2. The roof coverings shall accommodate the wind speed of 18 P.S.F. acting horizontal to the roof and provide a weather resistant barrier.
3. Asphalt and Fiberglass Shingles.
A. Asphalt shingles shall be applied only to roofs with solid sheathing.
B. Fifteen pound felt underlayment is required laid parallel to the eave with a 2 inch top lap and 4 side lap fastened with 12 gauge roofing nail or 16 gauge 15/16 O.D. crown staple drive through tin discs, spaced maximum 12 inch on center, with minimum O.D. leg of 1 inch.
C. The asphalt shingles shall be fastened with 4 nails or staples per each 36" - 40" section of shingle. Nails to be 12 gauge 3/8" HD roofing nail 1 1/4" long or 16 gauge 15/16 O.D. crown, 1 1/4 inch long.
D. Hip and ridge shingles or vents shall be installed per manufacture's printed instructions.

E. Valley flashing, wall flashing, other flashings, and hip and ridge shingles shall be installed per manufacture's printed instructions.

4. Asphalt shingles may be installed on roof slopes less than 4 inches in 12 inches but not less than 2 inches in 12 inches provided the following additional work is completed:

A. Shingles are self-sealing and are installed over an underlayment of two layers of 15 lb. Felt. The underlayment is to be installed shingle fashion parallel to the eaves with a 19" top lap and a 12" end lap. End laps shall be located a minimum 6 feet from the preceding course.

B. The two layers of underlayment shall be cemented together from the eave up the roof to overlie a point 24 inches inside the interior wall line.
5. Wood Shakes.
A. May be applied to roofs with solid or spaced sheathing. The spacing of wood sheathing shall not exceed 4" and shall be applied over an underlayment of not less than 30 lb. Felt, 18 inch-wide strips. The minimum size of the wood sheathing is 1" x 3" nominal dimension.
B. Shakes may be laid in straight or staggered courses with a side lap of not less than 1 1/2" between joints. Spacing between shakes shall not exceed 1/2". The starter course shall be doubled.
C. Shakes shall not be installed on roofs of less than 4/12 pitch unless an underlayment of 30 lb. Felt is installed which is laid parallel to the eaves with a 2 inch top lap and a 4 inch under lap. A second layer is required along the eaves up the roof to overlie a point 24" inside the interior wall line of the building.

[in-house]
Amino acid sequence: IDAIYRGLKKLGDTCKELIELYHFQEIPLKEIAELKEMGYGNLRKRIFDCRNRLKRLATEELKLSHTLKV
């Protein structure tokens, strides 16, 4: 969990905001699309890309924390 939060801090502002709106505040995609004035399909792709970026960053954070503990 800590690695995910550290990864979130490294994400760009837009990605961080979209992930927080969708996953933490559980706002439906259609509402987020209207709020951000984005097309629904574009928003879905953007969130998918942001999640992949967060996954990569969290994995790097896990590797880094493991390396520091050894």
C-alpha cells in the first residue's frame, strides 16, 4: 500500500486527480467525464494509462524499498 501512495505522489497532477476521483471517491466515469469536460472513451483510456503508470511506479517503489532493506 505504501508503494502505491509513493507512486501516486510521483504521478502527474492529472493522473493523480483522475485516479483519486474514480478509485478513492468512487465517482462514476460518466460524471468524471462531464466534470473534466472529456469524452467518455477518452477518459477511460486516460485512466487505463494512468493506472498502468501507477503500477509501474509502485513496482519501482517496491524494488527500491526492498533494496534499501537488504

D. Valleys. Flashing for wood shake shingles shall be minimum 28 gauge galvanized corrosion-resistant sheet metal and shall extend 11" from the center each way. Lap sections 4".
E. Weather exposures. Shall not exceed RCSHSB "Grading and Packing Rules for Centi-Split Red Cedar Shakes."

F. Attachment. Wood shakes shall be attached with 2 corrosion resistant nails or staples per shake using .0915 shingle nails, 0915 to 099 T-nails, or 16 gauge 7/16" O.D. crown staples.

G. Other roof coverings are permitted which are listed in the Building Code.
47.810. Roof Ceiling Construction - Wood.
1. The roof and ceilings of wood construction shall be designed and constructed to accommodate the live load plus the dead load of material in accordance with the N.F.P.A. "National Design Specifications for Wood Construction." The "Canadian Dimension Lumber Date Book," or the "Southern Pine Maximum Spans for Joists and Rafters," and shall transmit the loads to the supporting structural elements. The roof live load is 20 P.S.F. and the ceiling live load is 10 P.S.F.
2. Roof drainage. All dwellings shall have a controlled method of discharging roof drainage to the ground surface at least 5 feet from the foundation in accordance with the storm water review plan.
3. Load-bearing dimension lumber for rafters, trusses and ceiling joists shall be identified by a grade mark to determine Fb, and E values.
4. Ridge boards, valley and hip rafters shall be not less in depth than the cut end of the rafter.